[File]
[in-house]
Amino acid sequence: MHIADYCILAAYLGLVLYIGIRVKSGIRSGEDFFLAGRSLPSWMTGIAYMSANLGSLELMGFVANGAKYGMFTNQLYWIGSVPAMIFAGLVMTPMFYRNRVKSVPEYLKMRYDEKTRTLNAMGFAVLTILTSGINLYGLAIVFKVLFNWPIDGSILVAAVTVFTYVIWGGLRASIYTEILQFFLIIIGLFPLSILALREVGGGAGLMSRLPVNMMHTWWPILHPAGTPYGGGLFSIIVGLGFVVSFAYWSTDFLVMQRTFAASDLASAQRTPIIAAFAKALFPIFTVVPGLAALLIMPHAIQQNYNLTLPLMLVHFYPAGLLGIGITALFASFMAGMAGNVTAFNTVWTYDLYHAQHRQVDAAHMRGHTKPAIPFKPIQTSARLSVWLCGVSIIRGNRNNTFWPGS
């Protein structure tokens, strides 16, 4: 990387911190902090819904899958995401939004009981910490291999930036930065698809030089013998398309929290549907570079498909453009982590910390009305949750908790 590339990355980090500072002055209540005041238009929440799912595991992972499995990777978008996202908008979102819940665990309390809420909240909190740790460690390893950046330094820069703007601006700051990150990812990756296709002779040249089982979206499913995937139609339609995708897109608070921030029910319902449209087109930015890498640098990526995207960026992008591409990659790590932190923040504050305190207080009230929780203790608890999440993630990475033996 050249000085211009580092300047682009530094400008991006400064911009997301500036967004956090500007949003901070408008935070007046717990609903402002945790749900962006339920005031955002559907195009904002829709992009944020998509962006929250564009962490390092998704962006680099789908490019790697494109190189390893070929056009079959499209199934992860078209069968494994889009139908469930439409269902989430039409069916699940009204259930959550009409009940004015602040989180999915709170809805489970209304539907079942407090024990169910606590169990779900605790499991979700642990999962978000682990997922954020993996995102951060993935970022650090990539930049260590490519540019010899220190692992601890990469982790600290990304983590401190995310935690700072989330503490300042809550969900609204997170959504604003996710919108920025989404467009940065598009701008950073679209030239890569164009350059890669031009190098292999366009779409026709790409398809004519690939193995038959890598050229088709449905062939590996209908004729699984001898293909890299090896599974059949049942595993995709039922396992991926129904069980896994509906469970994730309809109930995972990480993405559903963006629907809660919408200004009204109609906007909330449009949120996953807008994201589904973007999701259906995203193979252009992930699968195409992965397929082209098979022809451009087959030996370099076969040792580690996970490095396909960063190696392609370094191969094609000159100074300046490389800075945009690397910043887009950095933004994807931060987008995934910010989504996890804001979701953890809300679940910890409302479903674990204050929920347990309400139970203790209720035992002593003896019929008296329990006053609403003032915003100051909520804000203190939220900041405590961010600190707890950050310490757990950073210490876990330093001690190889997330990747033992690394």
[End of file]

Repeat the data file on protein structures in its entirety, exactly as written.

[in-house]
Amino acid sequence: MHIADYCILAAYLGLVLYIGIRVKSGIRSGEDFFLAGRSLPSWMTGIAYMSANLGSLELMGFVANGAKYGMFTNQLYWIGSVPAMIFAGLVMTPMFYRNRVKSVPEYLKMRYDEKTRTLNAMGFAVLTILTSGINLYGLAIVFKVLFNWPIDGSILVAAVTVFTYVIWGGLRASIYTEILQFFLIIIGLFPLSILALREVGGGAGLMSRLPVNMMHTWWPILHPAGTPYGGGLFSIIVGLGFVVSFAYWSTDFLVMQRTFAASDLASAQRTPIIAAFAKALFPIFTVVPGLAALLIMPHAIQQNYNLTLPLMLVHFYPAGLLGIGITALFASFMAGMAGNVTAFNTVWTYDLYHAQHRQVDAAHMRGHTKPAIPFKPIQTSARLSVWLCGVSIIRGNRNNTFWPGS
């Protein structure tokens, strides 16, 4: 990387911190902090819904899958995401939004009981910490291999930036930065698809030089013998398309929290549907570079498909453009982590910390009305949750908790 590339990355980090500072002055209540005041238009929440799912595991992972499995990777978008996202908008979102819940665990309390809420909240909190740790460690390893950046330094820069703007601006700051990150990812990756296709002779040249089982979206499913995937139609339609995708897109608070921030029910319902449209087109930015890498640098990526995207960026992008591409990659790590932190923040504050305190207080009230929780203790608890999440993630990475033996 050249000085211009580092300047682009530094400008991006400064911009997301500036967004956090500007949003901070408008935070007046717990609903402002945790749900962006339920005031955002559907195009904002829709992009944020998509962006929250564009962490390092998704962006680099789908490019790697494109190189390893070929056009079959499209199934992860078209069968494994889009139908469930439409269902989430039409069916699940009204259930959550009409009940004015602040989180999915709170809805489970209304539907079942407090024990169910606590169990779900605790499991979700642990999962978000682990997922954020993996995102951060993935970022650090990539930049260590490519540019010899220190692992601890990469982790600290990304983590401190995310935690700072989330503490300042809550969900609204997170959504604003996710919108920025989404467009940065598009701008950073679209030239890569164009350059890669031009190098292999366009779409026709790409398809004519690939193995038959890598050229088709449905062939590996209908004729699984001898293909890299090896599974059949049942595993995709039922396992991926129904069980896994509906469970994730309809109930995972990480993405559903963006629907809660919408200004009204109609906007909330449009949120996953807008994201589904973007999701259906995203193979252009992930699968195409992965397929082209098979022809451009087959030996370099076969040792580690996970490095396909960063190696392609370094191969094609000159100074300046490389800075945009690397910043887009950095933004994807931060987008995934910010989504996890804001979701953890809300679940910890409302479903674990204050929920347990309400139970203790209720035992002593003896019929008296329990006053609403003032915003100051909520804000203190939220900041405590961010600190707890950050310490757990950073210490876990330093001690190889997330990747033992690394």